Published by : Frederic Lucas
While closing a sale is easy for some sales representatives, others are much less comfortable during this final stage of the sales process. However, does a lower closing competency always mean fewer sales?
In fact, there is a difference between the competency to close and the number of sales made. However, a cause-and-effect relationship is often wrongly established between the two.
Here are 4 frequently asked questions that will help you make the distinction.
Is it essential that my representatives be highly effective at closing?
A relationship with a client can be built in different ways. The Relationship Building Competency is one of them, but it must above all be supported by other skills and aptitudes. Similarly, the closing of a sale is not solely attributable to a representative's Closer Competency.
A transactional sale, for example, requires good closing skills. However, when a consultative approach and a qualification of the client are prioritized and well done, the conclusion is more of a natural outcome of the process. It is not an event in itself where the salesperson is required to "make the sale."
Concluding with a more consultative approach also offers a more enjoyable purchasing experience. The potential client will perceive much more positively a representative who will take his time to understand his needs by asking him questions.
The benefit is also for the salesperson who becomes memorable: he builds value, credibility and trust. When a representative has an urgent need to conclude by all possible means, the client may have an unpleasant experience, which will stop the process.
I am not saying, however, that the Closer Competency is not essential for making sales. It must be part of a skill set.
In what situation would the closer competency be used?
First, the Consultative Seller and Qualifier Competencies support the desired outcome of the process, namely the sale. However, in the case of a more transactional sale, such as a cross-sell or an up-sell, the Closer Competency becomes crucial. In these cases, a consultative sale has already been made previously. Credibility and trust are already established.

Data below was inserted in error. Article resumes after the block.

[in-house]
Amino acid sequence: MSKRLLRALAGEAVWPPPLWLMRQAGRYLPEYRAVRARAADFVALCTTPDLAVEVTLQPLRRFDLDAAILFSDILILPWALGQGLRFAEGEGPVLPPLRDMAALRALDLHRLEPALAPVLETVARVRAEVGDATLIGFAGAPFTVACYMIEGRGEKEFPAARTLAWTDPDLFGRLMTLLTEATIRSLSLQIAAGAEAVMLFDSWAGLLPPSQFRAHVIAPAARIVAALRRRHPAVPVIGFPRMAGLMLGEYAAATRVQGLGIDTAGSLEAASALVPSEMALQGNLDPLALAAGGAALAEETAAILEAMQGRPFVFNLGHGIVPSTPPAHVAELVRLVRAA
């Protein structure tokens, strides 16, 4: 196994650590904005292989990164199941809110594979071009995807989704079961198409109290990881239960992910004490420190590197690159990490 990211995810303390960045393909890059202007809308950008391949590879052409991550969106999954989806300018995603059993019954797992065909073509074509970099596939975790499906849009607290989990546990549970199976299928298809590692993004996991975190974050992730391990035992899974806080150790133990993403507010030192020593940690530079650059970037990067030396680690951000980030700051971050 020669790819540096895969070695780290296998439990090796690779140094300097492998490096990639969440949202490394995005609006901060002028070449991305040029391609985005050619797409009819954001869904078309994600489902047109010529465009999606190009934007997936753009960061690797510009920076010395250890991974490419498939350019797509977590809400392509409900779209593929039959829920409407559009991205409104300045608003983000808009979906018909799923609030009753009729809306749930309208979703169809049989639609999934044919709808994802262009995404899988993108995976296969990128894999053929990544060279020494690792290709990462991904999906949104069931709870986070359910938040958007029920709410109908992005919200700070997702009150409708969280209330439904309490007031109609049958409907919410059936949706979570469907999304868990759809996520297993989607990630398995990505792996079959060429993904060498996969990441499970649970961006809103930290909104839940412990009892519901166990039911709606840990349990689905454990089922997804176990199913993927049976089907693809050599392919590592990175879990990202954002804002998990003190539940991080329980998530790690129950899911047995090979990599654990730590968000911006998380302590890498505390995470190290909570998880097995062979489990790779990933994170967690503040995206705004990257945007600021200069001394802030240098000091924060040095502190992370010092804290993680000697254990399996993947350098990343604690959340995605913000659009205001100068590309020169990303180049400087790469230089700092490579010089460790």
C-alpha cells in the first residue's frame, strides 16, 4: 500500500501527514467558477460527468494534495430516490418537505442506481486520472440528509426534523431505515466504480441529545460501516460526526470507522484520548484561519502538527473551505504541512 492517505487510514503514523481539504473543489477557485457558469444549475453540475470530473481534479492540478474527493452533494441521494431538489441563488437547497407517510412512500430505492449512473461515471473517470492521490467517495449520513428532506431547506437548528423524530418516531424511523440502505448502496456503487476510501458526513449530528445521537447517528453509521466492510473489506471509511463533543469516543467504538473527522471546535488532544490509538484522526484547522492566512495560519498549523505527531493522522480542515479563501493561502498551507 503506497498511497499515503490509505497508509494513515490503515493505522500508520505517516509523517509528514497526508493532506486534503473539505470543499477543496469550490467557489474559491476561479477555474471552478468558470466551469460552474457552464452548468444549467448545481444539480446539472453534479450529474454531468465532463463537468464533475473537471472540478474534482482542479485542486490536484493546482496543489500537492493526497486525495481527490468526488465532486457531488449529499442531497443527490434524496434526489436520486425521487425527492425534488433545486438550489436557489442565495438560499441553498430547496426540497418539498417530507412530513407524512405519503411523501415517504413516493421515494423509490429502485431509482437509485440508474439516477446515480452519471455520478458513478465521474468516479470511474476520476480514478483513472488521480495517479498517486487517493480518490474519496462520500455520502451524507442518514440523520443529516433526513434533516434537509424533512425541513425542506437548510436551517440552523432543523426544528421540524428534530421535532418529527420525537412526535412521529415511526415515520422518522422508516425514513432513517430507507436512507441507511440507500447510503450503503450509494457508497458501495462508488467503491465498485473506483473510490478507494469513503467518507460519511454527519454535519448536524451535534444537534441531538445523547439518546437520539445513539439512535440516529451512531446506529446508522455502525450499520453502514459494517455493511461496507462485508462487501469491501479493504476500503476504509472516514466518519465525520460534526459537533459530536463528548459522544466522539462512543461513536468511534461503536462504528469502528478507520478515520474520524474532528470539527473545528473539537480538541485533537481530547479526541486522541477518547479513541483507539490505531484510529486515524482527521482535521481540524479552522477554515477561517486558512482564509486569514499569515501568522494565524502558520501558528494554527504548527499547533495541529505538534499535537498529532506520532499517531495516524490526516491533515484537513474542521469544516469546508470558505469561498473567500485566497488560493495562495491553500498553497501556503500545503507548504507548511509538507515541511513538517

The Closer Competency must merely be applied at the right time and in the right context.
My representatives have the required skills, but they're not selling. Why?
Sometimes, however, even when the required skills are present, a salesperson makes only a few sales. In this case, a lack of desire, will or commitment is often involved. The sales process is then curtailed because the sales representative gives up too soon and does not overcome the customer's resistance.
Also, one’s Sales DNA supports the Consultative, Qualifier and Closer Competencies. In addition to the competence and willingness of a salesperson, there are also his or her underlying beliefs.
When it comes to recruitment, a concession can be made with a salesperson with weaker technical skills but strong Will to Sell and DNA. Why? Because while the latter two tend to remain constant over time, skills can be quickly developed through coaching and training.
Is closing training necessary?
Not only can technical skills be developed, but salespeople with a high proportion of closing attributes have also received formal training. The same applies to consultative selling and qualification.
These skills are rarely innate. Some people naturally demonstrate more skills, but just as one is not born an electrician or plumber, the techniques underlying sales are learned through training and coaching.
The closer competency
Without training, a salesperson's abilities remain average, but a good salesperson doesn't necessarily need to be a good closer. According to OMG, only 3% of sellers are strong closers, and 27% are average closers.